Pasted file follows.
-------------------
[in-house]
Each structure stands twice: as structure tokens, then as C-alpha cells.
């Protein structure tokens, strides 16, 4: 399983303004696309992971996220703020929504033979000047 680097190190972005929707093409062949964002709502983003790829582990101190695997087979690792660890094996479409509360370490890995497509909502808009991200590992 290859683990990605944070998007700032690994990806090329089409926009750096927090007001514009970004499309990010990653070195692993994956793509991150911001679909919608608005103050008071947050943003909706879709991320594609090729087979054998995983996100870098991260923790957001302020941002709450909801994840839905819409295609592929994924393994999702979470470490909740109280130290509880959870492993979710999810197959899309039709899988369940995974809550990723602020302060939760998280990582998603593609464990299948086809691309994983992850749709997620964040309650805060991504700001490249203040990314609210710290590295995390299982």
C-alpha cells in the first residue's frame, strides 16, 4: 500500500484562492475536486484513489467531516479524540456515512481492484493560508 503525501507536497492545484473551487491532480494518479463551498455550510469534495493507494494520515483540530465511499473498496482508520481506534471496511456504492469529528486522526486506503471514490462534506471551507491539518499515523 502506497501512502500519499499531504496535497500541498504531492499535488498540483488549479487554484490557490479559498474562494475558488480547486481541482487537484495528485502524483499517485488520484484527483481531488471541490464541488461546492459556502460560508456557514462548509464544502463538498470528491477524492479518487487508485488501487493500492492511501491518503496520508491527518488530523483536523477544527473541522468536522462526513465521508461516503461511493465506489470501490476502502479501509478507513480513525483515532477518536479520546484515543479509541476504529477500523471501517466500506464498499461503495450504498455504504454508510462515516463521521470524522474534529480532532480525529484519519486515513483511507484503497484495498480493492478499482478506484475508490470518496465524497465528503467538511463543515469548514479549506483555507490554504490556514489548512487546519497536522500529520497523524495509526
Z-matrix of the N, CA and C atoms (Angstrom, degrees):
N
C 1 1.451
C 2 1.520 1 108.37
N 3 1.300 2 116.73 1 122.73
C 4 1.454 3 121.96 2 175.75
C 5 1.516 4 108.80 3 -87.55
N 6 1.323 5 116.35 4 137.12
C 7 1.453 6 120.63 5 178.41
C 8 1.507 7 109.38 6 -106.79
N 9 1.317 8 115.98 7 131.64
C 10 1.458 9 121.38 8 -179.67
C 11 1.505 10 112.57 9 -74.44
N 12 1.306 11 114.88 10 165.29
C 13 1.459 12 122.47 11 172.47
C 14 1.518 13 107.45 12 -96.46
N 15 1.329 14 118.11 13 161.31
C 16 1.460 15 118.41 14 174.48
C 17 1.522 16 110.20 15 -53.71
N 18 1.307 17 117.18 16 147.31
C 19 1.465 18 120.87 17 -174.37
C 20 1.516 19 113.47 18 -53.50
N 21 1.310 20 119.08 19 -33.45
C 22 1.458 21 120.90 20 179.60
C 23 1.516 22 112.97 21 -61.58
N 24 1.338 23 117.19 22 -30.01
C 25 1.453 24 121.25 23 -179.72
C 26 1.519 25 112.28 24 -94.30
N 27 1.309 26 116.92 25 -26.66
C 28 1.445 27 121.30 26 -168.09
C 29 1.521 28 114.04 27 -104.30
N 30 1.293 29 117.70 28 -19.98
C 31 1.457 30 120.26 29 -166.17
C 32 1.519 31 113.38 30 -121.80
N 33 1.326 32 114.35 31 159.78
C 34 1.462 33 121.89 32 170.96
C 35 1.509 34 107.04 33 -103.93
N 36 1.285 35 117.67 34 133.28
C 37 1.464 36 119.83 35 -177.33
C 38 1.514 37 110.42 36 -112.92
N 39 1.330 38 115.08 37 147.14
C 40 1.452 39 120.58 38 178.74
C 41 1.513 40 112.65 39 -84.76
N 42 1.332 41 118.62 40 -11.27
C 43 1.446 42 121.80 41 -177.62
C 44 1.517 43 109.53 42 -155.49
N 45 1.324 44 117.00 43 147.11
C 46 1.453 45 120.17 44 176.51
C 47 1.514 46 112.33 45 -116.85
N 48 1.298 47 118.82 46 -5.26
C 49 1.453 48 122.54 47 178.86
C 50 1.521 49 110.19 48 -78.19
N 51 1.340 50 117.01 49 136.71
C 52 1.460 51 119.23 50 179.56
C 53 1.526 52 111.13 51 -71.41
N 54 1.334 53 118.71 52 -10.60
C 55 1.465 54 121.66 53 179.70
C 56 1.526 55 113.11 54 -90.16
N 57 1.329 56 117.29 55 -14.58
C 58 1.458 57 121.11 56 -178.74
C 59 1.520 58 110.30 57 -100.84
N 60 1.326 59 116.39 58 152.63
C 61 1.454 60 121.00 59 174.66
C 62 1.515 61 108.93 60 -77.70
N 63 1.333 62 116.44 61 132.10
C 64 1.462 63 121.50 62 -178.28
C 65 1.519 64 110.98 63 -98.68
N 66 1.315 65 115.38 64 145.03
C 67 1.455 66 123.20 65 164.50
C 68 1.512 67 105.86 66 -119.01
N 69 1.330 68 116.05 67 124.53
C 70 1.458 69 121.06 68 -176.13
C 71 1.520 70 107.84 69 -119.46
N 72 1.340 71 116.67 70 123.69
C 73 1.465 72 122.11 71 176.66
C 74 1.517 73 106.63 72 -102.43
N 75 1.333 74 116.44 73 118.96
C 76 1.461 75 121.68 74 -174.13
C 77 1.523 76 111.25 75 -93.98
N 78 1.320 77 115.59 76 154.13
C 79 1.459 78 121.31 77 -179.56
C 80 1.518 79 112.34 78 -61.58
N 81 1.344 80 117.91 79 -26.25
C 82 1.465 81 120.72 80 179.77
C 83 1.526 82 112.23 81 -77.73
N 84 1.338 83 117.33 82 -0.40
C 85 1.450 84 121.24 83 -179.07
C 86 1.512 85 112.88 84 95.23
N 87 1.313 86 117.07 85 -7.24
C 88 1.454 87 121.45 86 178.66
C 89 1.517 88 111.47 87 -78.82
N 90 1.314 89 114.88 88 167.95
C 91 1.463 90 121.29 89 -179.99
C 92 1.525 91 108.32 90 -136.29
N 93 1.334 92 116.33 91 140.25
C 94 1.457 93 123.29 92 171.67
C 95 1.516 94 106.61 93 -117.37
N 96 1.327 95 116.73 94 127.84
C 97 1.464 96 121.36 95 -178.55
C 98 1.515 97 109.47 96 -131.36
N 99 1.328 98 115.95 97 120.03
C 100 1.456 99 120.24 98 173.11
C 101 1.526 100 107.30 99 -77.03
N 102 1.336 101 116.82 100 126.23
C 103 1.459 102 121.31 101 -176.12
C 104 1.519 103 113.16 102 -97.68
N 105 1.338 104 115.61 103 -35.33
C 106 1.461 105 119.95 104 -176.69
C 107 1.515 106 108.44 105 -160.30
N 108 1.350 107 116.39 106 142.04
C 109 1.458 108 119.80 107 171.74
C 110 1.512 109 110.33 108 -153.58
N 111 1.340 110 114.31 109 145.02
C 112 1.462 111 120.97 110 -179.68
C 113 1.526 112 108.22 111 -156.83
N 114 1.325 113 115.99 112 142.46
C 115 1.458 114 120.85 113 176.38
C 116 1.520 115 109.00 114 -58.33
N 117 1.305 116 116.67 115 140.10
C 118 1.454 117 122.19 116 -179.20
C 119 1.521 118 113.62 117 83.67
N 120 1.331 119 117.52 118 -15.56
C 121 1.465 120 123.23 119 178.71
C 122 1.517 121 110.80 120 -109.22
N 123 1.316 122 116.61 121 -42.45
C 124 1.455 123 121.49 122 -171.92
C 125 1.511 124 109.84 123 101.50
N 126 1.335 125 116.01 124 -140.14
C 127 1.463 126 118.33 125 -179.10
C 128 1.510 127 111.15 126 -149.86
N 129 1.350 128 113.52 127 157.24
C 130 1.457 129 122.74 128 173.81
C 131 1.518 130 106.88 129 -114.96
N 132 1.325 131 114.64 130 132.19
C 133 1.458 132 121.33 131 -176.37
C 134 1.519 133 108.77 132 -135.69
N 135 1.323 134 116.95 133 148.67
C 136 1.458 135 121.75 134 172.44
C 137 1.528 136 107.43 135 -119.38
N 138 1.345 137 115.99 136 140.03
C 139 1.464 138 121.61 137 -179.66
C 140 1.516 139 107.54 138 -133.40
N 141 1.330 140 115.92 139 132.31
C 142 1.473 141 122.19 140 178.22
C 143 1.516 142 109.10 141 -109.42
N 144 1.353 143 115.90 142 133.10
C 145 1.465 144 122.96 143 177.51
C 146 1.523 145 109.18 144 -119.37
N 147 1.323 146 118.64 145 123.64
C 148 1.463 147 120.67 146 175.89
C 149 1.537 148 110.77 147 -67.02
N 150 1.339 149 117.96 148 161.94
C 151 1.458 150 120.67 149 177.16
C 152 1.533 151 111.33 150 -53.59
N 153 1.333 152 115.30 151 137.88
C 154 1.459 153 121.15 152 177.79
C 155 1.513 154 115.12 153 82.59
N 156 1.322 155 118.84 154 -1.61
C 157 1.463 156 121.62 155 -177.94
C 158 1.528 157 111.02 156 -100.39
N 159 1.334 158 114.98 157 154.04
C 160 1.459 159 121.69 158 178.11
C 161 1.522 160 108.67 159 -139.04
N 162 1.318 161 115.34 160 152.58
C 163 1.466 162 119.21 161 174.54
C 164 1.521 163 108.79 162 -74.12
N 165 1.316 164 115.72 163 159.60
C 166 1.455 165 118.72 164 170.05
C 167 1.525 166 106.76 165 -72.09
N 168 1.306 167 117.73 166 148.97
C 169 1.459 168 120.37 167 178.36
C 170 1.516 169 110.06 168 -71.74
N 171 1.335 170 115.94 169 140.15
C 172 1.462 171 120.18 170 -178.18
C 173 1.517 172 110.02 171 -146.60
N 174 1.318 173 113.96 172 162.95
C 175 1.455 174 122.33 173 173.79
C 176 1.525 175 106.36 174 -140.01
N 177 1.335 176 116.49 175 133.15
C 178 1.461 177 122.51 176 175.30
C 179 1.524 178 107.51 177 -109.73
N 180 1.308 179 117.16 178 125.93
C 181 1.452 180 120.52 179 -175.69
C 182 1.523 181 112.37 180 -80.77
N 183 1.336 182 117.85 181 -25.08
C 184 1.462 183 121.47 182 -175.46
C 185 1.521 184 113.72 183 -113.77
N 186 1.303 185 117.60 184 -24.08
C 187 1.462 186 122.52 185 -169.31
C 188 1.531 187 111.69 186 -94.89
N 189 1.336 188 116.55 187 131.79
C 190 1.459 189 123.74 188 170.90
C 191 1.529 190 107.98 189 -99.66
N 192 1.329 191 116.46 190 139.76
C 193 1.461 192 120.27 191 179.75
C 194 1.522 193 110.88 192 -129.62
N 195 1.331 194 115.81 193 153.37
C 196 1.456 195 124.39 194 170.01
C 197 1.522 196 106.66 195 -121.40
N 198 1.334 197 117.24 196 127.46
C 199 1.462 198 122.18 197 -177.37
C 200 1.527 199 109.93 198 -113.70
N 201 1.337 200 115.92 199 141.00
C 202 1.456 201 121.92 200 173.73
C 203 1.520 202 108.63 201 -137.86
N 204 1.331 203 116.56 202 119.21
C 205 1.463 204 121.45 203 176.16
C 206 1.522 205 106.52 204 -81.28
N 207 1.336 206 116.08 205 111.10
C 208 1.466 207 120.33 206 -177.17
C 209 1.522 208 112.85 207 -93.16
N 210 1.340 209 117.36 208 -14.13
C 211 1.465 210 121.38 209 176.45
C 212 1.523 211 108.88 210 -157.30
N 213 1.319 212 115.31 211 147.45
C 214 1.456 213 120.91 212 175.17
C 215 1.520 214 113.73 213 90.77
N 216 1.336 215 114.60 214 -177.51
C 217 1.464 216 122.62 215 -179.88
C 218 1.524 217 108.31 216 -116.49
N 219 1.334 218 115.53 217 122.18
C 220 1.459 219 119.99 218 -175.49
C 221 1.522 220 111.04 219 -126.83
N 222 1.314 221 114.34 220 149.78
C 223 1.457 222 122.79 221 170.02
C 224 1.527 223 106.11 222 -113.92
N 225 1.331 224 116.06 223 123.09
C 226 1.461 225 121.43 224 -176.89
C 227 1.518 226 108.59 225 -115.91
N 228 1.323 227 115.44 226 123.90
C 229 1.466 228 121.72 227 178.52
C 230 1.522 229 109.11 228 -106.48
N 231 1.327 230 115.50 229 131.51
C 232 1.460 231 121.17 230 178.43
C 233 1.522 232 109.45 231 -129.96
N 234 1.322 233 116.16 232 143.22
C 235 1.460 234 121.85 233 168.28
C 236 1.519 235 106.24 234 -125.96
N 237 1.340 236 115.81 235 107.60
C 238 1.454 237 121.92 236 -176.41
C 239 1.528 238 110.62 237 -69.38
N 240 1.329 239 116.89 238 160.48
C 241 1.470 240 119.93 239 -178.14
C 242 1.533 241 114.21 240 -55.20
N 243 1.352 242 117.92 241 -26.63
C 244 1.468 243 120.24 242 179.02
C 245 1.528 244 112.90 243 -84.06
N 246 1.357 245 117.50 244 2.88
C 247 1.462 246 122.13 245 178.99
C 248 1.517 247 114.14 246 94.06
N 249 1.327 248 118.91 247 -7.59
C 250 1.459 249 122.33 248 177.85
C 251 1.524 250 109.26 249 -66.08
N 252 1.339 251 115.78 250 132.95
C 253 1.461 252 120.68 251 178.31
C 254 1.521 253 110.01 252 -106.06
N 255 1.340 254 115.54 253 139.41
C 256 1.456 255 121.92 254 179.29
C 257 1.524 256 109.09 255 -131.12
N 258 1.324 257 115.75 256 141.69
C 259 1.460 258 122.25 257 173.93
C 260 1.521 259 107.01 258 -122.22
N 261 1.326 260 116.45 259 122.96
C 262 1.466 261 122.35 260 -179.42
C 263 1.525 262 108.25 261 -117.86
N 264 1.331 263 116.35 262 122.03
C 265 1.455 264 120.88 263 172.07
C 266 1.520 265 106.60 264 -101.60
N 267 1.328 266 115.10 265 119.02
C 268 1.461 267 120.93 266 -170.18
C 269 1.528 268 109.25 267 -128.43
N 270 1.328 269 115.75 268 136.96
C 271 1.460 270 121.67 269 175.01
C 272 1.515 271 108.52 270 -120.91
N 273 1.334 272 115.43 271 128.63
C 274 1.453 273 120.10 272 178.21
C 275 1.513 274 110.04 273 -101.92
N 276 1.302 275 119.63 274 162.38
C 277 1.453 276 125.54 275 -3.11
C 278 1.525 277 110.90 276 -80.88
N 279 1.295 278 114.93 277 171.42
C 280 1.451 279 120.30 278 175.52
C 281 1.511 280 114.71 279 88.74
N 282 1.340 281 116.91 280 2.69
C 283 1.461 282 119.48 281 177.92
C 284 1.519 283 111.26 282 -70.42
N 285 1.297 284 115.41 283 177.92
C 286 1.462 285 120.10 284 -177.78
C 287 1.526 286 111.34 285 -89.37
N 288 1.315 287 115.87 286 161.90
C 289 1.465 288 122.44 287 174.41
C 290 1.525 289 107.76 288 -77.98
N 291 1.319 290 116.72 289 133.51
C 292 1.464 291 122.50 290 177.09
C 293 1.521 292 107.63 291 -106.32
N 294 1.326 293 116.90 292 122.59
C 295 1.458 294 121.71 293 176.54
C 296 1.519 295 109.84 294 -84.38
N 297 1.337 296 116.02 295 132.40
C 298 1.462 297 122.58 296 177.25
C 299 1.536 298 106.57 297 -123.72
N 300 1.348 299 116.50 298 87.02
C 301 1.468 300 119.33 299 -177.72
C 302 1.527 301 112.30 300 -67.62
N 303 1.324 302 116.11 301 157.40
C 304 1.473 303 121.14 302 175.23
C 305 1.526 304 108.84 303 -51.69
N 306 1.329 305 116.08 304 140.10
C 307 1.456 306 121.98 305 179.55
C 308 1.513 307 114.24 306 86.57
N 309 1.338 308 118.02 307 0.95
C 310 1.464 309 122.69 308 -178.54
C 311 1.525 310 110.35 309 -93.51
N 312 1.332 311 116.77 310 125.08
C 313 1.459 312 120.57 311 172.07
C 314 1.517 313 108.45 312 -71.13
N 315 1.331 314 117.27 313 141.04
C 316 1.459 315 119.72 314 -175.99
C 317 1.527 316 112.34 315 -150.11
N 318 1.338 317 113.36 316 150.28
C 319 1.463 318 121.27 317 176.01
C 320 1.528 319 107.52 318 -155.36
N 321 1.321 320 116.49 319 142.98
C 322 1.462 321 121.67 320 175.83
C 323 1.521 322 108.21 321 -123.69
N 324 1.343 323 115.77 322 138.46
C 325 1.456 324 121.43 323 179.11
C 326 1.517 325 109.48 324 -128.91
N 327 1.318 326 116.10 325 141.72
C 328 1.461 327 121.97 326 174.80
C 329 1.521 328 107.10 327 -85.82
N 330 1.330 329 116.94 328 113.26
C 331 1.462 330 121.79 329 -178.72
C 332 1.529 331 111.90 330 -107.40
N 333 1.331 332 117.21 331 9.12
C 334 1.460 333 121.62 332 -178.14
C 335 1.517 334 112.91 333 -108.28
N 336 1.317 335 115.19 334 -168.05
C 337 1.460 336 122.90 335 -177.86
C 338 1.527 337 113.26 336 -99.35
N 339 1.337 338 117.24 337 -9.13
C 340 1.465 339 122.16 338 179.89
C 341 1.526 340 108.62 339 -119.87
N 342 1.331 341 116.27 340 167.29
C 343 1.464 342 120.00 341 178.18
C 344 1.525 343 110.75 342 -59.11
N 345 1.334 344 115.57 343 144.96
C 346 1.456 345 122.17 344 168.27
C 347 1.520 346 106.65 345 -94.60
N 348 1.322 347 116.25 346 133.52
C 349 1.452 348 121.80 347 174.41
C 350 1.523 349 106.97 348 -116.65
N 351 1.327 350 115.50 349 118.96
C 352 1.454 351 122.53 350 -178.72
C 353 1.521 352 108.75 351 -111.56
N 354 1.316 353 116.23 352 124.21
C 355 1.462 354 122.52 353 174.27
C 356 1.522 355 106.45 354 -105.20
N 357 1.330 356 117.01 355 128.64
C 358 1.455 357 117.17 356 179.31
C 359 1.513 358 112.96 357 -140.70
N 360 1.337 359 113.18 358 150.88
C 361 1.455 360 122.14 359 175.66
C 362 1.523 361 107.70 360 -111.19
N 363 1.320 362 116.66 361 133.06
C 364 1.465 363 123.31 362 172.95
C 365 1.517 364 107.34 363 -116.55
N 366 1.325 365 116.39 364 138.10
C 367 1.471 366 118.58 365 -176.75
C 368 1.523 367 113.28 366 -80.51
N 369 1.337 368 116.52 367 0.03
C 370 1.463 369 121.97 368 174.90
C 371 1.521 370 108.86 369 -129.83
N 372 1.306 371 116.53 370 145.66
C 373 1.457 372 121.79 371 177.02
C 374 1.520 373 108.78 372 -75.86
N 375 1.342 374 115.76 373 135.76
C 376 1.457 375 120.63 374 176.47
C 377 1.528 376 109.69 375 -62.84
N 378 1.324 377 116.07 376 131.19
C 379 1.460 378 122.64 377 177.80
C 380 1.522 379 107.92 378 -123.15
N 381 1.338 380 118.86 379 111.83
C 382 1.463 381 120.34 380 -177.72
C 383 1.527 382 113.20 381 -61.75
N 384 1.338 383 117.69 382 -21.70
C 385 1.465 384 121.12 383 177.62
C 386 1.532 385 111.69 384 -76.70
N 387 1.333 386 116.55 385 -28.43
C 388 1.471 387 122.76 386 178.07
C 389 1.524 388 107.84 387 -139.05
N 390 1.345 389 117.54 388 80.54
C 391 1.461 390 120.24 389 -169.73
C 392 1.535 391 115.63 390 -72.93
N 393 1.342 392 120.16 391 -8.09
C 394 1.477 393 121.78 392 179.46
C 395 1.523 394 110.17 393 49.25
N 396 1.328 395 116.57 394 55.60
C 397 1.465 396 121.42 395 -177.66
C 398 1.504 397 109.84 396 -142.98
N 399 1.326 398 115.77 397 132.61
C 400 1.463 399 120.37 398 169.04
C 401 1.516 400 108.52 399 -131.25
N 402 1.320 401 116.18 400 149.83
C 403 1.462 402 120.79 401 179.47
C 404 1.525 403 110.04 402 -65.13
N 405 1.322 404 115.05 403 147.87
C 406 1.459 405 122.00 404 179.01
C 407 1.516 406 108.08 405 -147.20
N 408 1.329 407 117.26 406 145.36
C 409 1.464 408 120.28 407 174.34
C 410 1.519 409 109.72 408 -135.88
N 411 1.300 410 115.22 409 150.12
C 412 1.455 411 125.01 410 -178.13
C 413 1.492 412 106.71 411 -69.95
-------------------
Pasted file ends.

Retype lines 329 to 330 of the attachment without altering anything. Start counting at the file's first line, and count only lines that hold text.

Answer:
C 323 1.521 322 108.21 321 -123.69
N 324 1.343 323 115.77 322 138.46